Forced displacement and lack of return have been major issues in Shirqat. There are reports that families who are accused of collaboration with ISIL have been expelled or punished without due process.7 Although Shirqat is a tribal area, its judicial matters related to ISIL affiliation are almost exclusively handled by state structures. The Shirqat police has detained many suspected ISIL affiliates; however, interviewees claimed that suspects had been released following judicial review, which takes about two months when the legal complaints proved baseless.
There have also been serious reports attesting to high levels of forced displacement among so-called ISIL families, including women, children, and the elderly. Beginning in January 2017, Salah ad-Din Operation Command started to move ISIL families to the Shahama IDP camp, north of Tikrit.8 Interviews confirmed that this move followed a decision by the Salah ad-Din Provincial Council in August 2016.9 The exact date of the decision is not clear; however, it was followed by an escalation in forced displacement, with so-called ISIL families ordered to leave.10 Their displacement was not voluntary; Human Rights Watch (HRW) reported that PMF, both Shi’a and local Sunni tribal forces, came to ISIL families’ houses and loaded them onto trucks bound for the Shahama camp.11 According to a local researcher, an estimated 286 individuals belonging to approximately 110 ISIL families were taken to the Shahama camp. Reportedly, 145 of them are from Shirqat (on March 5, HRW reported that at least 125 families from Salah ad-Din governorate had been forced into the camp).12 Although the families are housed in an IDP camp, HRW described their conditions as closer to detention and reported that these so-called ISIL families were kept separate from the rest of the camp and were not allowed to leave or have access to mobile phones.13
The forced displacement of these families has been controversial, to say the least. While many locals broadly support the measure, the forced displacement of these families has led to a degree of public outcry in national and international circles. Many of the strongest objections have come from the humanitarian organizations that maintain the IDP facilities where “ISIL families” are housed, which have effectively become de facto detention centers for the forcibly displaced. An Iraqi Supreme Court decision in March 2017 found that the council’s decree was unlawful and that provincial councils are not allowed to authorize the displacement of residents and confiscation of their possessions.14 Reports suggest that the detained families have been released but have not returned to Shirqat, fearing further persecution. As of the time of writing, the presumed “ISIL families” displaced from Salah ad-Din were de facto barred from returning. Locally in Shirqat, the District Council issued an updated decree on July 2, 2017, that ordered all checkpoints to prevent any suspected ISIL family member from entering Shirqat.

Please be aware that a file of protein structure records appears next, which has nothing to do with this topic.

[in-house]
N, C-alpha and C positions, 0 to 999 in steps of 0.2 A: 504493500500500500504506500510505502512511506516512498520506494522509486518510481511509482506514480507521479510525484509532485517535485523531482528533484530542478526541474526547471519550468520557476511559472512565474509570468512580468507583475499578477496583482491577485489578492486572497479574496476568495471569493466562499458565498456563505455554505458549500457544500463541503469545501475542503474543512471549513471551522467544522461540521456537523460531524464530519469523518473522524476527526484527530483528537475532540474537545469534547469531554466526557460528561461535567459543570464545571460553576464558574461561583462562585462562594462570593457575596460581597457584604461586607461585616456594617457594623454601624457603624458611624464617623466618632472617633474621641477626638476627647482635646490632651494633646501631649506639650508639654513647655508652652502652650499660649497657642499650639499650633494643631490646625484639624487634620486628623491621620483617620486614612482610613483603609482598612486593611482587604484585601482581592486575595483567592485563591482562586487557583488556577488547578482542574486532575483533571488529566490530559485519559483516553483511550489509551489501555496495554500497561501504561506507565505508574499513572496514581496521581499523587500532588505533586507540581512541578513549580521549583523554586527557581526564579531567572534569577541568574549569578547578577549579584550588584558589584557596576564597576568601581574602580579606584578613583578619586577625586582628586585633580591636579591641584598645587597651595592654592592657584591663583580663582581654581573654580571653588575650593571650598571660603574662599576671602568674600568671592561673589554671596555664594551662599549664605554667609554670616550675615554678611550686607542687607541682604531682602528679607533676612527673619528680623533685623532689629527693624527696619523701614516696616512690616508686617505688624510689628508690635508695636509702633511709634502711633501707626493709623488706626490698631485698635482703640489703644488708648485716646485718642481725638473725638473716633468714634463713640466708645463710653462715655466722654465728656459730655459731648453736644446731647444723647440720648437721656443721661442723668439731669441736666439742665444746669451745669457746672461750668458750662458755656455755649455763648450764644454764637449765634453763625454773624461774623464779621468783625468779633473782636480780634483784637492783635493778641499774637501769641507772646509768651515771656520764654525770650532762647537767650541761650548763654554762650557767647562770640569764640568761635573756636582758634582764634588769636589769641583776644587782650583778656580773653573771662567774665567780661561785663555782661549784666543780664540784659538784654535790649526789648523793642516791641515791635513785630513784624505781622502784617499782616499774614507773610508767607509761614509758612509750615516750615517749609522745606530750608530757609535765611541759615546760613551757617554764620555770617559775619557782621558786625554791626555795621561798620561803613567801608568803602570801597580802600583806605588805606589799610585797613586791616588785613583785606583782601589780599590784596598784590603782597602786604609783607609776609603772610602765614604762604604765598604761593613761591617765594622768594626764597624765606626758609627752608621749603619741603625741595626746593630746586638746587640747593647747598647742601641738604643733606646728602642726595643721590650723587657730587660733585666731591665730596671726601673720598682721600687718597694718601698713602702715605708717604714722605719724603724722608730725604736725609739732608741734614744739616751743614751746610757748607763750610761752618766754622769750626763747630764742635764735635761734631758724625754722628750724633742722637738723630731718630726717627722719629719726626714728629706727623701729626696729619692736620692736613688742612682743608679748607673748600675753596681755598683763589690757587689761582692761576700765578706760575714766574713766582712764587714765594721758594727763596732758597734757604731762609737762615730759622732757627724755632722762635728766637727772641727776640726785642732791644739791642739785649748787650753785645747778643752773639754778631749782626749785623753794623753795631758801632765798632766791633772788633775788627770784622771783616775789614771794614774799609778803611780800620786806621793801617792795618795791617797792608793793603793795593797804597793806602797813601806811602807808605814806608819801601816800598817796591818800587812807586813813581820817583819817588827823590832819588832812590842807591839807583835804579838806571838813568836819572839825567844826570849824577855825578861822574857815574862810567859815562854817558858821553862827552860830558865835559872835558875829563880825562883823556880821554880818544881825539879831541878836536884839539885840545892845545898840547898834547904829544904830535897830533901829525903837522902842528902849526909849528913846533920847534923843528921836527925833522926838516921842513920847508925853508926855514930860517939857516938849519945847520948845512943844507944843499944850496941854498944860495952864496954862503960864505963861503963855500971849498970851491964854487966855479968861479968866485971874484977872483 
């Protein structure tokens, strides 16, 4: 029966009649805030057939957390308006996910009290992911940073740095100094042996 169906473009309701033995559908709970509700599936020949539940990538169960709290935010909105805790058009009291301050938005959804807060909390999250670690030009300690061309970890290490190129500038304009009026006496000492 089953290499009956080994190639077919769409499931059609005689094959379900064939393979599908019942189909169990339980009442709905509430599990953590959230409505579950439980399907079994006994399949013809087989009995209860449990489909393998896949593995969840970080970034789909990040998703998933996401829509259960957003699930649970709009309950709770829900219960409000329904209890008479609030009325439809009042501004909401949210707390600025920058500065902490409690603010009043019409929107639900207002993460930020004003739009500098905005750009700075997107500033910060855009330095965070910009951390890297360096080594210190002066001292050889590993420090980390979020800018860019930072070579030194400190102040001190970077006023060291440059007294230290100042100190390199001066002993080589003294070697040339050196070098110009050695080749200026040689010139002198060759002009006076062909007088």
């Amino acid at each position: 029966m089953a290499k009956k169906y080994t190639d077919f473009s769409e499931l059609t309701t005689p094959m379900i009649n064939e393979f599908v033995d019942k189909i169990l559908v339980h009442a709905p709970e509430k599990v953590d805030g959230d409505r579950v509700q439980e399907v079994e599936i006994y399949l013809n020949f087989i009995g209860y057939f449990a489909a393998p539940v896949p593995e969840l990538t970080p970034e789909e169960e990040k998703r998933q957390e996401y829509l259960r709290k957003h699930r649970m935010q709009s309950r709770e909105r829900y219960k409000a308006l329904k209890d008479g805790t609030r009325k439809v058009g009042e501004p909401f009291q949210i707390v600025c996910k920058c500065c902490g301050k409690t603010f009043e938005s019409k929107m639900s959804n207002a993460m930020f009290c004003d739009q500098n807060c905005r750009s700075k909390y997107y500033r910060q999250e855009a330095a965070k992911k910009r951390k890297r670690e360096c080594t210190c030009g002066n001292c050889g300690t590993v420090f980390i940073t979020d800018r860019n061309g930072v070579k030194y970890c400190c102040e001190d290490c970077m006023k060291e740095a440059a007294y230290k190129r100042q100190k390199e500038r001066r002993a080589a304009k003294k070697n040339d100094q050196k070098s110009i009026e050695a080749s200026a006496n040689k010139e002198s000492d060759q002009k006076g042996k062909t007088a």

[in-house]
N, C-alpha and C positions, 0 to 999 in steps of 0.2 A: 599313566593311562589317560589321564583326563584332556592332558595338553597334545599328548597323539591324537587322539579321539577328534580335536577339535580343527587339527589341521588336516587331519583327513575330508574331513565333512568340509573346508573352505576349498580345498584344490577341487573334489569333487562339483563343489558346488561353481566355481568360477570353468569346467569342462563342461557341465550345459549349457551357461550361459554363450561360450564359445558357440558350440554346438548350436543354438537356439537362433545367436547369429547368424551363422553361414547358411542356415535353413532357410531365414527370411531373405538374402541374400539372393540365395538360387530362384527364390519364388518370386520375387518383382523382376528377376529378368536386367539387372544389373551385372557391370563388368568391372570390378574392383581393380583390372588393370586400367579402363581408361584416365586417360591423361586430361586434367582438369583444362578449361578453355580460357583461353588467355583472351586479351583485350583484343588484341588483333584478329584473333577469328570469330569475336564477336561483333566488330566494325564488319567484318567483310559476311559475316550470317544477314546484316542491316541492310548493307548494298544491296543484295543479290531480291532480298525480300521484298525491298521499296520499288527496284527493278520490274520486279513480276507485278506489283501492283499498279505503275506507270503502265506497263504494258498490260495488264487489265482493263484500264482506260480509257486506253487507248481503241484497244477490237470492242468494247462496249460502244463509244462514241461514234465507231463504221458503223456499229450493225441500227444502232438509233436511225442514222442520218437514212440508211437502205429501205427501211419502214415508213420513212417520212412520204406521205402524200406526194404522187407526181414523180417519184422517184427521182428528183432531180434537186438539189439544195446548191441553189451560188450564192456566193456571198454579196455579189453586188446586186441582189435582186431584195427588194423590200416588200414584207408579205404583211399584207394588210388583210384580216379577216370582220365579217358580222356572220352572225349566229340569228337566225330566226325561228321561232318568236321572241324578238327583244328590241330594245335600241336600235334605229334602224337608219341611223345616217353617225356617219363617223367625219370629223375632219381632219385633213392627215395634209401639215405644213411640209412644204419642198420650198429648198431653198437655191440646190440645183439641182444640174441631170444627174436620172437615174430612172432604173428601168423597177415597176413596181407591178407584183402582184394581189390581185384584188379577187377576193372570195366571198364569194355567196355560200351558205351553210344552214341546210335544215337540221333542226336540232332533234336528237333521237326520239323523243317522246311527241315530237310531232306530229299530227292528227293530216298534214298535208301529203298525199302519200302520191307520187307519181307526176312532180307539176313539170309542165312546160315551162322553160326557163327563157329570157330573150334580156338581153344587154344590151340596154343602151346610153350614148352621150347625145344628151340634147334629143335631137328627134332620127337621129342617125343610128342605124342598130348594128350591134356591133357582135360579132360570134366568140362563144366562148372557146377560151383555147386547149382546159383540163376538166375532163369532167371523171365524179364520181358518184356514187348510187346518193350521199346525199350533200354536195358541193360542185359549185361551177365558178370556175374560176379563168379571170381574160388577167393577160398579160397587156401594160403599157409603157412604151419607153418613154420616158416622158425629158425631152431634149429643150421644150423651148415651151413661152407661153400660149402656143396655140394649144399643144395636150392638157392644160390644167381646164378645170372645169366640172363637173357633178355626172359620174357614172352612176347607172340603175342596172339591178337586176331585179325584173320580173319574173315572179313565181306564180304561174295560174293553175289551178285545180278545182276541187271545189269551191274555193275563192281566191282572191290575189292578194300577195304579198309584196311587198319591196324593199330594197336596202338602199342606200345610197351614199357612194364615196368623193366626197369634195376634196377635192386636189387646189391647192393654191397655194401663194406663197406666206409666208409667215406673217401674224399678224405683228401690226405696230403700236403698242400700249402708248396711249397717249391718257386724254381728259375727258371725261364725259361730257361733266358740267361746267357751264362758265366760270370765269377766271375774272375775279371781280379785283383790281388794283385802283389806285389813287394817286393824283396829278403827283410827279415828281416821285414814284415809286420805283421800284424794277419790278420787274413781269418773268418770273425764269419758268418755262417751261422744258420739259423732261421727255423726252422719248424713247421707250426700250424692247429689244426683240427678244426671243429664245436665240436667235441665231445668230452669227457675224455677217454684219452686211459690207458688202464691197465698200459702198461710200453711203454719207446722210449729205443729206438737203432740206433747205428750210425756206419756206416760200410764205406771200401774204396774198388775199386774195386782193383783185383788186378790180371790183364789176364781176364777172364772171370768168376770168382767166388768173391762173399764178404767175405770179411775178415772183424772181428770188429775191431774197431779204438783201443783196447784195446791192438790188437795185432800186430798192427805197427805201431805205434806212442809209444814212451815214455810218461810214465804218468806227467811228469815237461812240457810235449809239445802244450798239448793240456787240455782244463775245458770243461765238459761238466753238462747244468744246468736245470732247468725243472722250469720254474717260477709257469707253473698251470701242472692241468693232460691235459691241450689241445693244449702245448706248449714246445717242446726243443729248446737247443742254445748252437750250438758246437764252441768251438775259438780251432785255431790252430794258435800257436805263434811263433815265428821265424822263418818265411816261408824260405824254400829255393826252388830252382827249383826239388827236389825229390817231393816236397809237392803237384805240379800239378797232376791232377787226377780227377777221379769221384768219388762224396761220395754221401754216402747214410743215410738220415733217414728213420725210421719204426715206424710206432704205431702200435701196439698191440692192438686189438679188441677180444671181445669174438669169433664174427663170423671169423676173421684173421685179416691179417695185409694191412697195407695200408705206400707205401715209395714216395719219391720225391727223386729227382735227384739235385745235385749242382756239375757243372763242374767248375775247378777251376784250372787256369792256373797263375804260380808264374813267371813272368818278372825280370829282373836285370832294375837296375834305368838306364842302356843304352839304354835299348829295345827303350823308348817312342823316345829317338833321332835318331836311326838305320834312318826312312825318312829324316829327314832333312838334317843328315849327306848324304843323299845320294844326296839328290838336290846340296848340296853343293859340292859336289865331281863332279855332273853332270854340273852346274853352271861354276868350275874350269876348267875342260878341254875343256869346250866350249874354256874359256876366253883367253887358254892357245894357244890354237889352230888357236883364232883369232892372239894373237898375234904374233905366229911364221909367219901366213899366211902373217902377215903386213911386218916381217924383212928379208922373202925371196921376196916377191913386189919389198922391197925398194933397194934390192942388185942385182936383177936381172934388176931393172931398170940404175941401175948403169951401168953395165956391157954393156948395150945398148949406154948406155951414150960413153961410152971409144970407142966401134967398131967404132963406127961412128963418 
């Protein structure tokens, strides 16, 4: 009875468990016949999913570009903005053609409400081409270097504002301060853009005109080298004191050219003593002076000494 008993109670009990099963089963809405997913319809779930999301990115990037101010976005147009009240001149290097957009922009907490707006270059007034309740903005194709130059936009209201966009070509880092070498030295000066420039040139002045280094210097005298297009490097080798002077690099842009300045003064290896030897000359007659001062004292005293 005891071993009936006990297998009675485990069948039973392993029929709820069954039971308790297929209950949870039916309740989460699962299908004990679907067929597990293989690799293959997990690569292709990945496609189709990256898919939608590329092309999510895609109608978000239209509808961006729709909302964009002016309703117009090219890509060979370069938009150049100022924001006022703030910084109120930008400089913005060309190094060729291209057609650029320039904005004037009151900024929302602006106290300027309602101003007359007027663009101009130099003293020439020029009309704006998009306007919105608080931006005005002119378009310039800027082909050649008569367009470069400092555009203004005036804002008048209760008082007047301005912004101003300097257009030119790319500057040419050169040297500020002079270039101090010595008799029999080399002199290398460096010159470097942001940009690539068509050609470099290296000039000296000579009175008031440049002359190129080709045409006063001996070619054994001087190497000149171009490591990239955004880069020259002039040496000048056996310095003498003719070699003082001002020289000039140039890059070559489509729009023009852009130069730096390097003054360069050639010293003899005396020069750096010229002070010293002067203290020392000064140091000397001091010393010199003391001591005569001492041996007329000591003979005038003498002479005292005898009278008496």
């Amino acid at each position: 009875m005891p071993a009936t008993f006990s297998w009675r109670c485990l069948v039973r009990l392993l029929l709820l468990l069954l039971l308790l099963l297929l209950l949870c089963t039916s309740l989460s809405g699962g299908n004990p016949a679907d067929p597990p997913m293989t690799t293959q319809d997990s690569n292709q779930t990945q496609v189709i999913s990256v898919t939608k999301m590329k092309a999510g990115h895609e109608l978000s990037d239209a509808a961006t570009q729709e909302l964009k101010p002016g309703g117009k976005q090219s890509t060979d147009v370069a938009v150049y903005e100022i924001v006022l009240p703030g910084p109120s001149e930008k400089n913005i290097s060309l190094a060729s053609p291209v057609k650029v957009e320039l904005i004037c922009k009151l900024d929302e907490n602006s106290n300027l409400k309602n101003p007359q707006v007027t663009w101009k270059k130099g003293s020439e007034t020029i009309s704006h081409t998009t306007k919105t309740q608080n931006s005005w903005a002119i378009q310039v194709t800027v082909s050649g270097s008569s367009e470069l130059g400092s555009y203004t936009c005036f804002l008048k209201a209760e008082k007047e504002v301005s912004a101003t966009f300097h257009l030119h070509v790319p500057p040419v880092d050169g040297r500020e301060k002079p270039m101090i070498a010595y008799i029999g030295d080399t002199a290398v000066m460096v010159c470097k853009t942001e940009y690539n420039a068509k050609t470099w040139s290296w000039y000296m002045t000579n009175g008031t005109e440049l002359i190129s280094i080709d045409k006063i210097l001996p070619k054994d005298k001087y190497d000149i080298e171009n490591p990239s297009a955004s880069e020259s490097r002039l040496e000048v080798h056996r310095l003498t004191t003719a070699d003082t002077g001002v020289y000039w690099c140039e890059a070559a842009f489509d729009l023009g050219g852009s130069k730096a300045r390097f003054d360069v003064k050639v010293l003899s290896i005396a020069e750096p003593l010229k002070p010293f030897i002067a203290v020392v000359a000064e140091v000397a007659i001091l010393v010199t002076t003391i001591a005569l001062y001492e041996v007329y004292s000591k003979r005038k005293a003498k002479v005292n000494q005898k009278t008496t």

Related to the forced displacement of ISIL families, suspicions of ISIL involvement have created obstacles to return for some residents. The mayor of Shirqat spoke of an (unconfirmed) instance in which the PMF took a number of IDPs who had arrived in Shirqat city to an unknown location; later, corpses were found in the west of the district. Given the ongoing ISIL presence in the eastern half of Shirqat and local authorities’ fear that many citizens are still involved with and supporting ISIL, there are tight security checks on all residents who try to return to the district. Returnees are vetted by a committee composed of representatives from the National Security Service, the Intelligence Service, the local police, PMF (51st Brigade), and the Iraqi Army. The Shi’a PMF also sometimes perform checks at checkpoints and inside the district through their periodic inspection tours. A single list of wanted names is available at all checkpoints. A representative of the police added that returns are often not approved because the information available on IDPs is not sufficient to meet vetting standards.15